Proposition 23, known as the Dirty Energy Proposition for its financial backing from oil companies, has garnered national publicity for its effort to roll back California’s greenhouse gas law.  Virtually all of its funding has come from outside California, beginning with Texas-based Valero Energy Co., Texas-based Tesoro Energy Co., and the Kansas-based Koch brothers.  Californians who care about our state, and who remember Texas-based Enron and Utah-based LDS Church, resent the intrusion of out of state interests meddling in our politics.  

But what of in-state oil companies and businesses who might normally put their money into Proposition 23?  Chevron and the California Chamber of Commerce are staying neutral.  That’s good, right?

I investigated.  Short answer: no, that’s not good.

Proposition 23 is easy to understand — FAQs here.  Propositions 25 and 26, by comparison, are MEGO propositions — “my eyes glaze over” — addressing budget processes.  Proposition 25 will end budget gridlock by requiring a simple majority, rather than a 2/3 vote, to pass a state budget; both the California Democratic Party and the Los Angeles Times recommend a “yes” vote.  Proposition 26, a state constitutional amendment, seeks to require a 2/3 majority on certain business fees by declaring them “taxes”; both the California Democratic Party and Los Angeles Times recommend “no” votes.  

While officially remaining neutral on Proposition 23, California-based oil companies Chevron and Occidental, and the California Chamber of Commerce, have been quietly funnelling their cash into a No on 25/Yes on 26 political action committee.  I’ve reviewed donations made through the end of September 2010, reported 10/5/10.  All data from California Secretary of State.

First, the basic size of the PAC:

TOTAL CONTRIBUTIONS 1/1/2010 – 09/30/2010 $6,051,060.29


TOTAL EXPENDITURES 1/1/2010 – 09/30/2010 $9,459,904.08

ENDING CASH $819,351.21

By contrast, here’s the same data for the dirty energy “Yes on 23” PAC:

TOTAL CONTRIBUTIONS 1/1/2010 – 09/30/2010 $8,362,235.39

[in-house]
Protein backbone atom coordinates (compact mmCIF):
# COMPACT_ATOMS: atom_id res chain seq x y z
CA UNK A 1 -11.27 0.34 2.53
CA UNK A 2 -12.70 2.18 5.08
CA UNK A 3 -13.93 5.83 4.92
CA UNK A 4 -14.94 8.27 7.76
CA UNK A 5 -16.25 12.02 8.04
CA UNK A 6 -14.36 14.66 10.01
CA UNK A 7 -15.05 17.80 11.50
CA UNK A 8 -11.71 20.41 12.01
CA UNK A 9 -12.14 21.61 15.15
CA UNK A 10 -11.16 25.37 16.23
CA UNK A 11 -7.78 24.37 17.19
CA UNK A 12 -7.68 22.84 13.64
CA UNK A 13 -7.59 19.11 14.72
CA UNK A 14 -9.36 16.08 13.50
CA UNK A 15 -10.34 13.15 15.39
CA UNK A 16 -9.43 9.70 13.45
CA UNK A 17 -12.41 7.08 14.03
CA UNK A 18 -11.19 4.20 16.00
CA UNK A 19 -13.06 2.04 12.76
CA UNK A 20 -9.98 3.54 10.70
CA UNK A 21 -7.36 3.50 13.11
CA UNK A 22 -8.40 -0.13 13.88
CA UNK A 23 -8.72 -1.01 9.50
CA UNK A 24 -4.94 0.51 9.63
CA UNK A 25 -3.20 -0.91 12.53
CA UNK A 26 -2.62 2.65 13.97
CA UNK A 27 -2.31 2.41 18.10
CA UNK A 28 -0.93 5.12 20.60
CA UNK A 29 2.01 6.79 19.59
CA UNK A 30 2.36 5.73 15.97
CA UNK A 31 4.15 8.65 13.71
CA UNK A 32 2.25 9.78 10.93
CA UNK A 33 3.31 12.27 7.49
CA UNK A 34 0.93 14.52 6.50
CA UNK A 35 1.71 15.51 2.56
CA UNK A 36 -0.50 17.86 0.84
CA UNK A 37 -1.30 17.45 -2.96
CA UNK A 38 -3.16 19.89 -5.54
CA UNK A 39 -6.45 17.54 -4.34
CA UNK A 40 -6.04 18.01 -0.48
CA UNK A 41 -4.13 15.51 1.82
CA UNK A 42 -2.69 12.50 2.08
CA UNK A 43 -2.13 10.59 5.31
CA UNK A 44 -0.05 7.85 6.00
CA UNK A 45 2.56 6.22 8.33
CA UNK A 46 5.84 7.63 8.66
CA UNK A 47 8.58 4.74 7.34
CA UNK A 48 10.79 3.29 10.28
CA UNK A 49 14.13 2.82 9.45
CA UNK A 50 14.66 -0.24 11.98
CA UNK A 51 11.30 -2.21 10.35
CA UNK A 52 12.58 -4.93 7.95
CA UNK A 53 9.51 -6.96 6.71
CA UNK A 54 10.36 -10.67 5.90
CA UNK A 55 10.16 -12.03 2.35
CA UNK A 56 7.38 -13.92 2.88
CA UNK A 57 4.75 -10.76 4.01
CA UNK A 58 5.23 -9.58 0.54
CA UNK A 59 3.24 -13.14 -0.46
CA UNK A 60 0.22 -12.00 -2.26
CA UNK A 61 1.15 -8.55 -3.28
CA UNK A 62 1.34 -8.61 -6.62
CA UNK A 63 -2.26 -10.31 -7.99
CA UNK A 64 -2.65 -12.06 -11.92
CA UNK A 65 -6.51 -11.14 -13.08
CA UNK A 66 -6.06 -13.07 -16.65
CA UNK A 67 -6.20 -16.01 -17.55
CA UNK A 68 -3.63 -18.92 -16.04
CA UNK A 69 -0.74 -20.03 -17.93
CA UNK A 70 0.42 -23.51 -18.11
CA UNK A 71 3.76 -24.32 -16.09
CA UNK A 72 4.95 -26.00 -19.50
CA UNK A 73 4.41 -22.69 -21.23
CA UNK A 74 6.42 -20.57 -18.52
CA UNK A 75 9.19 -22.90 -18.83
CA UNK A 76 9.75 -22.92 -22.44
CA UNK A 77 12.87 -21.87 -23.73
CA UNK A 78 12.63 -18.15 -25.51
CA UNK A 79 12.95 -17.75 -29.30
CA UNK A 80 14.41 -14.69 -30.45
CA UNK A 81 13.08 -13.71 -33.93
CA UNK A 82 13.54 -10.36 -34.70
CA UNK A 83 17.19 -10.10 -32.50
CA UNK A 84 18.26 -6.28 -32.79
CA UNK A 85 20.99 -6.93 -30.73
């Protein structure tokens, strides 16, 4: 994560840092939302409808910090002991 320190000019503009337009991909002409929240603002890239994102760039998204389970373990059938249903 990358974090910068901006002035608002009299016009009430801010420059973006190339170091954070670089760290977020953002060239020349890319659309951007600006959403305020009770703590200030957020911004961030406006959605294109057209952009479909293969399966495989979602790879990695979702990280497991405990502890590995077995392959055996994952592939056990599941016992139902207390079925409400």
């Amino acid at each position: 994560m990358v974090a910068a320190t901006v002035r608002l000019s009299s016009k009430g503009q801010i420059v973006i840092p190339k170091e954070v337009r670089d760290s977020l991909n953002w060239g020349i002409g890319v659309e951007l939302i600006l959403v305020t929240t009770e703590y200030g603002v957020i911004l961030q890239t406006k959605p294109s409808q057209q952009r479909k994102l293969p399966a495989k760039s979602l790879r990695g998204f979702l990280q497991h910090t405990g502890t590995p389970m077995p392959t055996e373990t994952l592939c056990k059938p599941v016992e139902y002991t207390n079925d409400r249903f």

TOTAL EXPENDITURES 1/1/2010 – 09/30/2010 $5,317,593.35

ENDING CASH $3,122,966.01

In other words, both groups have taken in about the same amount of money; Yes on 23 has more cash in reserve and No on 25/Yes on 26 has spent more.

Here are some contributions to No on 25/Yes on 26:

California Business Political Action Committee, Sponsored by the California Chamber of Commerce:

$215,000.00  4/23/2010

$325,000.00  4/30/2010

$100,000.00  5/7/2010

$120,000.00  5/17/2010

$75,000.00  4/1/2010

$235,000.00  8/20/2010

 $2,322.65  7/1/2010 (non-monetary contribution)

$100,000.00  3/4/2010

$50,000.00  3/5/2010

$125,000.00  3/10/2010

$75,000.00  3/18/2010

Subtotal: $1,422.322.65

Chevron Corporation [based in San Ramon, CA]

$250,000.00  4/15/2010

$250,000.00  9/13/2010

$750,000.00  9/24/2010

Occidental Petroleum [based in Los Angeles, CA]

$250,000.00  9/24/2010

Subtotal from California-based oil companies: $1,500,000

Chevron has donated $1.25M to Prop 26, compared to Koch’s donation of $1M to Prop 23.  But why does Chevron care about California’s budget?  Proposition 26’s backers portray the initiative as necessary to stop “hidden taxes.”  Jean Ross of the California Budget Project explains otherwise:

the fees at issue are primarily those that regulate, mitigate and otherwise respond to environmental, health, and other social impacts of products and services. In other words, businesses seeking to avoid financial responsibility for the “externalities” of the products that they sell….

If the state can’t impose the fees on “pollution-causing industries” to recoup the cost of environmental monitoring and remediation, those costs will be shifted to taxpayers as a whole. Or, in an era where budget crises have become the status quo, programs that enforce environmental, food safety and other laws will be scaled back, if not eliminated. Which may be the true goal of the backers of Proposition 26.

Proposition 26 is a Polluters Protection Act.  Its goal is simple: whatever Proposition 23 can’t undo openly, Proposition 26 will undermine sneakily.  Californians are enthusiastically mobilizing against Proposition 23, but they need to be equally energized against Proposition 26 and for Proposition 25.